Antioxidants, such as vitamins A, C and E and carotenoids like beta-carotene, are believed to exert a protective effect on cells. They scavenge toxic molecules called free-radicals, which cause oxidative stress and can lead to DNA cell damage.
Gabriella D'Andrea, assistant clinical member of the Memorial Sloan-Kettering Cancer Center's department of medicine, wrote in the journal that oncologists are frequently asked what patients can do to reduce the toxicity of treatments. Surveys have shown that as many as 50 percent of cancer patients use dietary supplements.
But she warns that that there are some indications that antioxidants can actually be harmful for patients being treated with chemotherapy or radiotherapy, since they may be unable to differentiate between normal cells and cancer cells. This may mean that treatment is rendered less effective.
There is also some preclinical evidence (Vera et al; J Biol Chem 1995; 270:23706-23712) suggesting that vitamin C might have an even greater protective effect on tumors than on normal cells.
Some evidence that antioxidants may protect cells against treatment-related toxicities does exist (eg Pace et al, J Clin Oncol 2003; 21:927-931), but D'Andrea wrote that it is "promising, although not unequivocal".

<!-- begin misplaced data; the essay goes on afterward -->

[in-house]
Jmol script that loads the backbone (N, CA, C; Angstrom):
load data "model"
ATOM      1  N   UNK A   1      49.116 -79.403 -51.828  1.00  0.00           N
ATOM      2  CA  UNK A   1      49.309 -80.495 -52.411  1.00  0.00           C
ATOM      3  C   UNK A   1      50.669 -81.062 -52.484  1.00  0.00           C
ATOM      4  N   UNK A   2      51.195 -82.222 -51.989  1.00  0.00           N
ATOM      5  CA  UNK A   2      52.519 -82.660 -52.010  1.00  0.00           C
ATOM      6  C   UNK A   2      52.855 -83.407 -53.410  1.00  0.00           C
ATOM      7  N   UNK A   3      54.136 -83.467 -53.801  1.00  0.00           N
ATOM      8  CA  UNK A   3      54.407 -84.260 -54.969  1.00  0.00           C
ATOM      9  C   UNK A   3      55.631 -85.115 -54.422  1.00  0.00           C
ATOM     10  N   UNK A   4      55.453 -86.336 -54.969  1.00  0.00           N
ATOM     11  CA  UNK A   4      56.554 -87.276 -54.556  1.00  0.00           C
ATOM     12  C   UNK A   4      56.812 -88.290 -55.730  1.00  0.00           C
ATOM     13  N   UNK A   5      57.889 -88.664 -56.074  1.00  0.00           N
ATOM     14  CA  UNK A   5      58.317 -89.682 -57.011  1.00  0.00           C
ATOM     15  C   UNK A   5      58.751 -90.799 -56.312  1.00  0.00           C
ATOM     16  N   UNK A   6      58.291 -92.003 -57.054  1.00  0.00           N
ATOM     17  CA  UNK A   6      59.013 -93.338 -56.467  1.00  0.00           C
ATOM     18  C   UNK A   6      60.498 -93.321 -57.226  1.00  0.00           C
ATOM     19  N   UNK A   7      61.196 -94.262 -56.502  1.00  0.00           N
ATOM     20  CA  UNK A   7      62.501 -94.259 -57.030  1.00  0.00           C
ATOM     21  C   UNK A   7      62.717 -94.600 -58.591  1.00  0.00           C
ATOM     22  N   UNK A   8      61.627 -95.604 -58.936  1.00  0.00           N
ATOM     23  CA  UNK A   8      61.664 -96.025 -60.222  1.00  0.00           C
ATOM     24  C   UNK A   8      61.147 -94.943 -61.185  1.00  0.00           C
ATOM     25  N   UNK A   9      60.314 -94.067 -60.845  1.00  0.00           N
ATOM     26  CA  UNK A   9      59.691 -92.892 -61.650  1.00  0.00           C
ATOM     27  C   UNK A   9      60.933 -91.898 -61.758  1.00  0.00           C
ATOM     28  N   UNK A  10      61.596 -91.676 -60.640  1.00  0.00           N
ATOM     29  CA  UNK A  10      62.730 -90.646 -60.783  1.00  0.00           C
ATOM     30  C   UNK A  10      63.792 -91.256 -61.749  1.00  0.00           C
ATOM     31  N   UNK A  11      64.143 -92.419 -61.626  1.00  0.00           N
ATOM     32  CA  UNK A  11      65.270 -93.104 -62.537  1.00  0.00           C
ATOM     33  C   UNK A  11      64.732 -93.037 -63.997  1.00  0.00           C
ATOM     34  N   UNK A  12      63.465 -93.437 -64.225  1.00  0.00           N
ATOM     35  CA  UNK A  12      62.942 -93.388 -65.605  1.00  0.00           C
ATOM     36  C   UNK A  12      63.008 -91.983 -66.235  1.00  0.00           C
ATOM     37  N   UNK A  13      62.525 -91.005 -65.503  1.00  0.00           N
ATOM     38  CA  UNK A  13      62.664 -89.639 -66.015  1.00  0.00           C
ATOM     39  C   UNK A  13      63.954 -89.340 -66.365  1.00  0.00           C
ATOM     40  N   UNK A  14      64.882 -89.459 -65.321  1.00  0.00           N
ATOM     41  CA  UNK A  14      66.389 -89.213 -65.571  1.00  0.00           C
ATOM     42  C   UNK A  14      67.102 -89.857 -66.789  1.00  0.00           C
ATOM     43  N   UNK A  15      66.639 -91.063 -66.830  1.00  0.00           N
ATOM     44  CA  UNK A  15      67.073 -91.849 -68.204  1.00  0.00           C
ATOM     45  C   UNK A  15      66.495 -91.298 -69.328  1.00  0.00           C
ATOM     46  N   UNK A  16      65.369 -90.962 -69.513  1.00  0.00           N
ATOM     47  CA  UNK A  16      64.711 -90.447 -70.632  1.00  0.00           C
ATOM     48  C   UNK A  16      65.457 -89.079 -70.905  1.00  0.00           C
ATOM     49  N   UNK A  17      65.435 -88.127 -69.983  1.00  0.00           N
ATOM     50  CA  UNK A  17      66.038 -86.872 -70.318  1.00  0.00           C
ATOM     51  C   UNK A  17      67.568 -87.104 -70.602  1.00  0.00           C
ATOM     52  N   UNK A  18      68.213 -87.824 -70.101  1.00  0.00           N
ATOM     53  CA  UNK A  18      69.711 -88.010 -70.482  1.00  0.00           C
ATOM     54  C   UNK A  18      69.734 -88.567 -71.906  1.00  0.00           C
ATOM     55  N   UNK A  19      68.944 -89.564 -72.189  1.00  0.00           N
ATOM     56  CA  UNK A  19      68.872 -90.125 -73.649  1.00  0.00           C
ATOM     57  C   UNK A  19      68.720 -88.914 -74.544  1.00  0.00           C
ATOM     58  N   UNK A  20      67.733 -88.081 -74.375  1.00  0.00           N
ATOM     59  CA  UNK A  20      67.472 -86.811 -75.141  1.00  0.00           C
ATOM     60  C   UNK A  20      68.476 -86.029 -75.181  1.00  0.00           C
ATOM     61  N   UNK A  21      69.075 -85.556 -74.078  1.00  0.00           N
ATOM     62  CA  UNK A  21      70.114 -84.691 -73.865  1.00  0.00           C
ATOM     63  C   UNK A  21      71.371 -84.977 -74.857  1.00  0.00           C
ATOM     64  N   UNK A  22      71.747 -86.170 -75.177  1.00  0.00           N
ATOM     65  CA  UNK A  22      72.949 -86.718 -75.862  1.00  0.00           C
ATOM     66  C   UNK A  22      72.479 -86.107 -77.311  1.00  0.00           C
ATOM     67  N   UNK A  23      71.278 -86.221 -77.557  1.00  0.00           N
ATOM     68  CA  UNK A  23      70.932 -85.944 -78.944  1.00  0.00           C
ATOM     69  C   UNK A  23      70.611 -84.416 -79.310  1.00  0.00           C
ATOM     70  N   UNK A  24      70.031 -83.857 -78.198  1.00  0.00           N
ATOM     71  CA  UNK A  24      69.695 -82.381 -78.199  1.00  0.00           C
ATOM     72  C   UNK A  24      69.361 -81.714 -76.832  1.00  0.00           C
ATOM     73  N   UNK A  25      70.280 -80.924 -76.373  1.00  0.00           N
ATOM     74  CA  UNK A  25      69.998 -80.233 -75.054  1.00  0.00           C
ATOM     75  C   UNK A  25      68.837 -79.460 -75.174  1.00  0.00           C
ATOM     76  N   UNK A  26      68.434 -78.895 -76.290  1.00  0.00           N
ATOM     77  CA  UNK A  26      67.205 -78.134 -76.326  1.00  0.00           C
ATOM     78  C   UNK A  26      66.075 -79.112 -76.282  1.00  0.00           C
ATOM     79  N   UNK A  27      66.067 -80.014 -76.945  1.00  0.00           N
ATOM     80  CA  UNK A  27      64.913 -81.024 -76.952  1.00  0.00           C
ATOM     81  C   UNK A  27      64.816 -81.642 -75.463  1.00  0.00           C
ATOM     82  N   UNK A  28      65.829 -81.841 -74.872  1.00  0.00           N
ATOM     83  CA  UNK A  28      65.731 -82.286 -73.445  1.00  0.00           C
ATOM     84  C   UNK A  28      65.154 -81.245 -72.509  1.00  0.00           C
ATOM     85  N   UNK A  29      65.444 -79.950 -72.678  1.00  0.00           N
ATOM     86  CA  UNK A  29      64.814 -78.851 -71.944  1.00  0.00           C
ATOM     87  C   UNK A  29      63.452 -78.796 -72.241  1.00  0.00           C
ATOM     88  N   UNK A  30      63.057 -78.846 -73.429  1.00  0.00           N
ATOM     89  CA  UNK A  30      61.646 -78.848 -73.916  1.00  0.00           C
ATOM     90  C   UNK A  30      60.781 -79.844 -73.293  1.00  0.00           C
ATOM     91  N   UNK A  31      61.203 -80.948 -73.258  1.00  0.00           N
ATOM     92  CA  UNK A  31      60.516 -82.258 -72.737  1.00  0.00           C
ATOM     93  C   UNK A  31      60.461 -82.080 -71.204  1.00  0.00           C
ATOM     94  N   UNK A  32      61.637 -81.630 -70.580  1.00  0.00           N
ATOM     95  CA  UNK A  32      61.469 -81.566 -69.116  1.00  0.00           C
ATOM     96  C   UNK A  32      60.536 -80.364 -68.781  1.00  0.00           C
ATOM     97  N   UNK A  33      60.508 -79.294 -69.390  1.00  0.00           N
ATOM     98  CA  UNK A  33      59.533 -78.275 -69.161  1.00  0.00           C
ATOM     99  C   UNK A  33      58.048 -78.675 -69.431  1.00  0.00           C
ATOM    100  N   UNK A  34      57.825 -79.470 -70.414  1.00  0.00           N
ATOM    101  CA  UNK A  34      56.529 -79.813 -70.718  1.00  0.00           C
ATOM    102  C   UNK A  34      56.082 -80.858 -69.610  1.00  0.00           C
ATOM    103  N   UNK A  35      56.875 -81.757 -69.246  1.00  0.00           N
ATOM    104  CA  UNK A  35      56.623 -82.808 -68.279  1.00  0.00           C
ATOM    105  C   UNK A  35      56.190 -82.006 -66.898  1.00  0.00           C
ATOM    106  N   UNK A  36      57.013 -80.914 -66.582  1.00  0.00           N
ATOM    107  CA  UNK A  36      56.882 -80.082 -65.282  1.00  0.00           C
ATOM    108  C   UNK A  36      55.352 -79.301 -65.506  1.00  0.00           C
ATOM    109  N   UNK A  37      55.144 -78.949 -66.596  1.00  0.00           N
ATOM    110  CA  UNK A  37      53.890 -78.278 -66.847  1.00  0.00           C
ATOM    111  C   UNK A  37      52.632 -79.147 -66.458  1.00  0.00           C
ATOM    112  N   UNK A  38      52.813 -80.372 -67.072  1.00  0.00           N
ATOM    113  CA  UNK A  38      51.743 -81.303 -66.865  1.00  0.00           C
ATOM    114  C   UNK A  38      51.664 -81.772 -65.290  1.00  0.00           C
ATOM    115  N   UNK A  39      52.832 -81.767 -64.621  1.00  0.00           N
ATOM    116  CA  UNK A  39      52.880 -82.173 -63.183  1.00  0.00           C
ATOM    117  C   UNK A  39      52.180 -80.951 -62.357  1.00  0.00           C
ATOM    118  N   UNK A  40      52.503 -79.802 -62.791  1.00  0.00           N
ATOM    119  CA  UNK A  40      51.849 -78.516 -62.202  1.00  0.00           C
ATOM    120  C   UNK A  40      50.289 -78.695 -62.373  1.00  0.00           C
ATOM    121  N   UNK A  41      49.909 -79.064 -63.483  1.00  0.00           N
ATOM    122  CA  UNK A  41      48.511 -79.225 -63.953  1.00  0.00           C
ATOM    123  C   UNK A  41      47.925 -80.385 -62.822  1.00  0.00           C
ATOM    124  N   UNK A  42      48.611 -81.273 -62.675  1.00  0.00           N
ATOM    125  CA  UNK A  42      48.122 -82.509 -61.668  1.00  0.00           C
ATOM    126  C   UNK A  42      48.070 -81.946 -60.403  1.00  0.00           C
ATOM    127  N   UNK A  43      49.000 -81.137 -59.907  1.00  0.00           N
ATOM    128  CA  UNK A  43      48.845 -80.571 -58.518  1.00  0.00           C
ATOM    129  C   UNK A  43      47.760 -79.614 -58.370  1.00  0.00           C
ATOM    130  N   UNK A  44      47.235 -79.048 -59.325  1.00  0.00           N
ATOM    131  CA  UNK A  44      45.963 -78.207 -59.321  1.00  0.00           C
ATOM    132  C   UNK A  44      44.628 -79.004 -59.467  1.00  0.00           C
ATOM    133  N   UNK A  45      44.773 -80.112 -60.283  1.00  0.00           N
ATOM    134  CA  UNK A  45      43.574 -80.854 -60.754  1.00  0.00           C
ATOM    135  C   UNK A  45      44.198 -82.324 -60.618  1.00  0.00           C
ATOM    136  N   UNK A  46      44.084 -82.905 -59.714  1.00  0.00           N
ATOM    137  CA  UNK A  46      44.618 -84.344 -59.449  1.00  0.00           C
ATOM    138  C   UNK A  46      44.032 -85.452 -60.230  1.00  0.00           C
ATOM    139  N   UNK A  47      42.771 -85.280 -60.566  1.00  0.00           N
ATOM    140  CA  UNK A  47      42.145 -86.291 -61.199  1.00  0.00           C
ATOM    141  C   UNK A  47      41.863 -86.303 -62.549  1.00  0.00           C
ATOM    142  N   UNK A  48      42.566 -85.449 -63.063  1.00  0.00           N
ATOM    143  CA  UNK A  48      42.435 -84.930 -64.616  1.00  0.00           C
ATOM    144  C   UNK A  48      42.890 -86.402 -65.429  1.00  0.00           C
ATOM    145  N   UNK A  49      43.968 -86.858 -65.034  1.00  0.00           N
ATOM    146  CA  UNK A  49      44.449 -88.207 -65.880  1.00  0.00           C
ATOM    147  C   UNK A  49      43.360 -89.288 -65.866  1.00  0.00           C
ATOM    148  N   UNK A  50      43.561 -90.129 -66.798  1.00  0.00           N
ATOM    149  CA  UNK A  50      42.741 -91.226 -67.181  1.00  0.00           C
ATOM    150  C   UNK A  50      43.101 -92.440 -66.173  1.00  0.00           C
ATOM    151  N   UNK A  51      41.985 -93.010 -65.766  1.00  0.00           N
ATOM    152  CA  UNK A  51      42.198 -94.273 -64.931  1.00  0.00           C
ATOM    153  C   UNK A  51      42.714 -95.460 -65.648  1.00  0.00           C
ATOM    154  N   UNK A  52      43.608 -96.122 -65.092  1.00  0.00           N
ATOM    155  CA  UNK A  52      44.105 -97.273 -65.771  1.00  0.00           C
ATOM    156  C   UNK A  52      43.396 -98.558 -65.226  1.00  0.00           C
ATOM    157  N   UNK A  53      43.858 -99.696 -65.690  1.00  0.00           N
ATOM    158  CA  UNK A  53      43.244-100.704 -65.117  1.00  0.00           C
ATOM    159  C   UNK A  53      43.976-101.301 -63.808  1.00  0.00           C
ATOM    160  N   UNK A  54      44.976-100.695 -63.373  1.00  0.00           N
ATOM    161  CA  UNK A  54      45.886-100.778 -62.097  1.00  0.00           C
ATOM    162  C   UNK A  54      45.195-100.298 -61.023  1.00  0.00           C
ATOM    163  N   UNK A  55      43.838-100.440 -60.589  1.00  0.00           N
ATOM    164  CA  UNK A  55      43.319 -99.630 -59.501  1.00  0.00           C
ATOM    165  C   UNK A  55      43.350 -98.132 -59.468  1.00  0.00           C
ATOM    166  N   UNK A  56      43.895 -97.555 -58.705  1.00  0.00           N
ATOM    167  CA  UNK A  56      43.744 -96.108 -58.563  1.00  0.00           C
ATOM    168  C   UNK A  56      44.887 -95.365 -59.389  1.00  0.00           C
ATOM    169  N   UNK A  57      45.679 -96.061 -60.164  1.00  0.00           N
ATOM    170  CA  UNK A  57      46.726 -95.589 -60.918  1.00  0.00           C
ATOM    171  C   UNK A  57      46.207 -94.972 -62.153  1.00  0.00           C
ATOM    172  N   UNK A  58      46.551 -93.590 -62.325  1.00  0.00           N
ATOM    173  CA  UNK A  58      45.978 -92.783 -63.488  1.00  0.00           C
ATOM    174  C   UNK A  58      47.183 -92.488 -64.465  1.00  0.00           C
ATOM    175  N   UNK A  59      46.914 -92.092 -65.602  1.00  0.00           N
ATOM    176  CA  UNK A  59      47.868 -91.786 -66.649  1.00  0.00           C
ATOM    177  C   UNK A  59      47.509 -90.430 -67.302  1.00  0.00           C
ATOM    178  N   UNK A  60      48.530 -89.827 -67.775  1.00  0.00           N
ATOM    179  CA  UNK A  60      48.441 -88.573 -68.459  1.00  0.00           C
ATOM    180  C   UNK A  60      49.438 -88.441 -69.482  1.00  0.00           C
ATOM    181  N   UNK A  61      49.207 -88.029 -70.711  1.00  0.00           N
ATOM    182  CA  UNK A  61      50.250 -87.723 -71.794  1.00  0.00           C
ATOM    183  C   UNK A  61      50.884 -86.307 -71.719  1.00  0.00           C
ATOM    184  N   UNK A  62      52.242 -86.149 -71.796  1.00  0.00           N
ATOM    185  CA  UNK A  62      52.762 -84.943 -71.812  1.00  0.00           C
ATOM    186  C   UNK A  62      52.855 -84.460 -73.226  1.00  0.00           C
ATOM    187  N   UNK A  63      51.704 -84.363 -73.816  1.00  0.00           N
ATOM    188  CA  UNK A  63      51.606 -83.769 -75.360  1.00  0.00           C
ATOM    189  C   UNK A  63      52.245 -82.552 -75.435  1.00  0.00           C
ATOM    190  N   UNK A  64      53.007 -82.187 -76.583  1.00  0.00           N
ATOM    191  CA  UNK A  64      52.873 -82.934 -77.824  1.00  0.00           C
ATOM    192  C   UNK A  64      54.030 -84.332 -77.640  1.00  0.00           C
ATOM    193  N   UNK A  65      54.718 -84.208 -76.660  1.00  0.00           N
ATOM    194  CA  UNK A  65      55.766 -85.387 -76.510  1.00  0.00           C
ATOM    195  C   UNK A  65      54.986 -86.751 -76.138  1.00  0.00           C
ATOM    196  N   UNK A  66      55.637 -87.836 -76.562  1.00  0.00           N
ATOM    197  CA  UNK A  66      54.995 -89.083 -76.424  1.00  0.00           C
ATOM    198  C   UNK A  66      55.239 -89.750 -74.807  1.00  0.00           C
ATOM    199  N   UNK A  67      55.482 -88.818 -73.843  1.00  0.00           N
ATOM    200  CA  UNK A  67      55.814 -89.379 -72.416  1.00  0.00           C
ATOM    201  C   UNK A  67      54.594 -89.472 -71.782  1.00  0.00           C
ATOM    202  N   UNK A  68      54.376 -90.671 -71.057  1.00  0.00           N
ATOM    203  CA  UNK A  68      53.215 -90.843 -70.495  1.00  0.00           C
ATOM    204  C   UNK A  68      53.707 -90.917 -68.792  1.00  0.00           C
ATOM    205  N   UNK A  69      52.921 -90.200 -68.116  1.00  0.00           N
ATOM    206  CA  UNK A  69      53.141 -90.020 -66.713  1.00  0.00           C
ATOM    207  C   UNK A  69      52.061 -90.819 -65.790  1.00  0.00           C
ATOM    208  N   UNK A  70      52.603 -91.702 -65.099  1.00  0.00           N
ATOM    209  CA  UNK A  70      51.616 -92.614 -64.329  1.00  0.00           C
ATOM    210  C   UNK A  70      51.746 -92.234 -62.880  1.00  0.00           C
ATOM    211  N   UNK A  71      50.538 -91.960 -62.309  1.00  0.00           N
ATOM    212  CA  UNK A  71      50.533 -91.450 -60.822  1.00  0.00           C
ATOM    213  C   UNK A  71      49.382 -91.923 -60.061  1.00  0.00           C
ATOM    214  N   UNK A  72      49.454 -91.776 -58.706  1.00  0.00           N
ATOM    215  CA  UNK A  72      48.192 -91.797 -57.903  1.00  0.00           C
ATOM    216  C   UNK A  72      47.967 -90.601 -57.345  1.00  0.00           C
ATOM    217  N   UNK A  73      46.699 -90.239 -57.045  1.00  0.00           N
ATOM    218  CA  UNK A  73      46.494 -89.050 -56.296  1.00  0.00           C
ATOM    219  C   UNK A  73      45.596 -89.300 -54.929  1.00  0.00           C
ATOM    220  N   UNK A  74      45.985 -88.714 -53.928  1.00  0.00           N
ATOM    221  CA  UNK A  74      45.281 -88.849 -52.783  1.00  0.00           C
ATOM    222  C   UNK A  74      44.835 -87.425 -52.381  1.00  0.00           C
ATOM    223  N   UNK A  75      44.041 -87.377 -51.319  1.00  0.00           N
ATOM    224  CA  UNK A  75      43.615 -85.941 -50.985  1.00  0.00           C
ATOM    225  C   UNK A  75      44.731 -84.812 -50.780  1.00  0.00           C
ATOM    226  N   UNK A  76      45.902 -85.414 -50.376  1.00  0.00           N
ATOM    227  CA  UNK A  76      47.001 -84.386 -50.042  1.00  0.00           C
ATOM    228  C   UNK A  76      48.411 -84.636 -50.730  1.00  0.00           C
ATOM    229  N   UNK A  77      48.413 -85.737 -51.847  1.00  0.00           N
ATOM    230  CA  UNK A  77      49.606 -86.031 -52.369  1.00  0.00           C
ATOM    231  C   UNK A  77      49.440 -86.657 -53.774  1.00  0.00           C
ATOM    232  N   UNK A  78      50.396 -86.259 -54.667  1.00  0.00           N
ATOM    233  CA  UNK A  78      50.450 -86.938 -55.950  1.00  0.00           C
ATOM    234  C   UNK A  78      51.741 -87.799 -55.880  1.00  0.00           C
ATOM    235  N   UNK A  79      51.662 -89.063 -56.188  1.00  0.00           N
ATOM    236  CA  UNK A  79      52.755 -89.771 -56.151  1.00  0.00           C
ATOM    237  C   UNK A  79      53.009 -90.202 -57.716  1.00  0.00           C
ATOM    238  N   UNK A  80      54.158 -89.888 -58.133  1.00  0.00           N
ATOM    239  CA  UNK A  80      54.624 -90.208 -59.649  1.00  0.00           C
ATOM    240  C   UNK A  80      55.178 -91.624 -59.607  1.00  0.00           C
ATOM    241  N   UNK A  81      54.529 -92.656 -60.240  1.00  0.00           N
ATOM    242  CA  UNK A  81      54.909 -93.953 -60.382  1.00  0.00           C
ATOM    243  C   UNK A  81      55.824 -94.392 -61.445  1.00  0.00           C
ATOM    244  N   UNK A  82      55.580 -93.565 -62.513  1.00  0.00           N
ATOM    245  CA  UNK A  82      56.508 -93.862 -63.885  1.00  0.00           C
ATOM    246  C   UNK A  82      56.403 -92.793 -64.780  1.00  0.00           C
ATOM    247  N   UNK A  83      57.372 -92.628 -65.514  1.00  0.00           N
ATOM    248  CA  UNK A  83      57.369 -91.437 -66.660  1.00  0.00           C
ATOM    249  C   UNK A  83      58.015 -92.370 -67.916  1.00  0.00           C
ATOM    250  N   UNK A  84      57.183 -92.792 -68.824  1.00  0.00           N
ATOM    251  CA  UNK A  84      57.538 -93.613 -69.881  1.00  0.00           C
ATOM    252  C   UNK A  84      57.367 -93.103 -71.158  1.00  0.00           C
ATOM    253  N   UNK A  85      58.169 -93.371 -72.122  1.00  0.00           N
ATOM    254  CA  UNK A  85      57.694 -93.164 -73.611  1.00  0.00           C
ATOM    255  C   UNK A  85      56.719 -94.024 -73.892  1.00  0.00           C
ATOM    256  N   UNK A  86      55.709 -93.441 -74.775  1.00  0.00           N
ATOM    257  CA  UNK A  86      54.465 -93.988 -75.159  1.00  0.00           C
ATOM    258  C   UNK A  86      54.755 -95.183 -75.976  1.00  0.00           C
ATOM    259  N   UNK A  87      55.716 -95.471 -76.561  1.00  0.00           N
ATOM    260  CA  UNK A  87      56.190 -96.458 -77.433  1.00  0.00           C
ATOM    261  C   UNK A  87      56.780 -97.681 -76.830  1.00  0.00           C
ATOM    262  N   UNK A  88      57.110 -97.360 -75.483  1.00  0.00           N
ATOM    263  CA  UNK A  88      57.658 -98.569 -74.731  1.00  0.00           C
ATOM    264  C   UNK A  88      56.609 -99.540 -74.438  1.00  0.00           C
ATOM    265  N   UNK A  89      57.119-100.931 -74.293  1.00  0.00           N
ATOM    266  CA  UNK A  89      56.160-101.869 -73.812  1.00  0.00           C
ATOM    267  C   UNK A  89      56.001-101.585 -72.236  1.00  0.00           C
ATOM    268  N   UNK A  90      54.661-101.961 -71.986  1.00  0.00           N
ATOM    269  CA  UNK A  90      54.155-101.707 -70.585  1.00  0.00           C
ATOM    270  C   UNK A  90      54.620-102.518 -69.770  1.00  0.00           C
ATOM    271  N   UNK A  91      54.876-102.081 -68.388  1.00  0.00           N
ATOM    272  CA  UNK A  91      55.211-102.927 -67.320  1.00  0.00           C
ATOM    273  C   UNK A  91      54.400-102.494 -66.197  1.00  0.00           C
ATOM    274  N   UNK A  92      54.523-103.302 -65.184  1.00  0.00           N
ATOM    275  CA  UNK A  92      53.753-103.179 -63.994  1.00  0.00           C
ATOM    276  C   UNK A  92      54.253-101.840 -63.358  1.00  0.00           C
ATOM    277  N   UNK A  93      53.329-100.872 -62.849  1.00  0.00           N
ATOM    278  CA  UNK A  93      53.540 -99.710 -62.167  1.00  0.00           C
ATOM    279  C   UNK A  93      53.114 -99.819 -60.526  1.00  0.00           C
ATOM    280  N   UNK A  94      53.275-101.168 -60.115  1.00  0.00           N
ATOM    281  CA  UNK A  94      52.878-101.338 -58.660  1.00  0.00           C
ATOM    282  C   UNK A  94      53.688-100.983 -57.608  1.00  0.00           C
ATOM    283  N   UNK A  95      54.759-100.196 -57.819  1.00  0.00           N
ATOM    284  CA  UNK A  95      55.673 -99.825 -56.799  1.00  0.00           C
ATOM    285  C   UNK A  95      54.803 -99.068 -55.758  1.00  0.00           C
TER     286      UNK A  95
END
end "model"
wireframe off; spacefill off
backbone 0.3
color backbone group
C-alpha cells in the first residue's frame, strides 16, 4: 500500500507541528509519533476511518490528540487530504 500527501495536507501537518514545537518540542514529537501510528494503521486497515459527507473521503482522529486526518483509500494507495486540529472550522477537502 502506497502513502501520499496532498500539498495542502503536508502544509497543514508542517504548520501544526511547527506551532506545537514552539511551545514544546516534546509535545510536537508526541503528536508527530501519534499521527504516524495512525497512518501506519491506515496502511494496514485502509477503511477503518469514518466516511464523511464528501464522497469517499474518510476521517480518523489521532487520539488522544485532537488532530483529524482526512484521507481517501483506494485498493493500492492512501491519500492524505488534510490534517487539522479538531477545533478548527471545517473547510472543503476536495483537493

As for clinical trials, despite a small number of studies seeming to indicate that antioxidants can be detrimental when patients are receiving conventional therapies, no randomized human trial has been mounted on a scale large enough to guide clinical practice.
"The harmful effects of antioxidants might be important even if they were small; a reduction of only a few percentage points in the efficacy of chemotherapy might lead to hundreds or thousands of deaths every year," she wrote.
D'Andrea holds that, until contrasting evidence from extensive human studies is available, patients should be advised against taking antioxidants during cytotoxic therapy.
D'Andrea's comments reinforce the message that patients should tell their doctor about supplements they are taking, in order to avoid potentially dangerous side effects.
In a recent survey of older Americans, 36 percent of respondents said they combine dietary supplements with prescription drugs - almost a quarter of whom did so without medical supervision.
Nor is this the first time that concerns have been raised over herbals and supplements' potential to interfere with the effects of cancer treatments. A study published in the April issue of Breast Cancer Research and Treatment found that black cohosh, a herbal with a long history of use to alleviate menopause symptoms and used by some breast cancer patients for the menopause-like side effects of cancer therapies, may interfere with some drugs.
Black cohosh was seen to increase cytotoxicity (cell killing) by two of the drugs, doxorubicin and docetaxel. It decreased the cytotoxicity of cisplatin.
No change in effect was seen in a fourth drug, 4-hydroperoxycyclophosphamide (4-HC), nor in radiation therapy.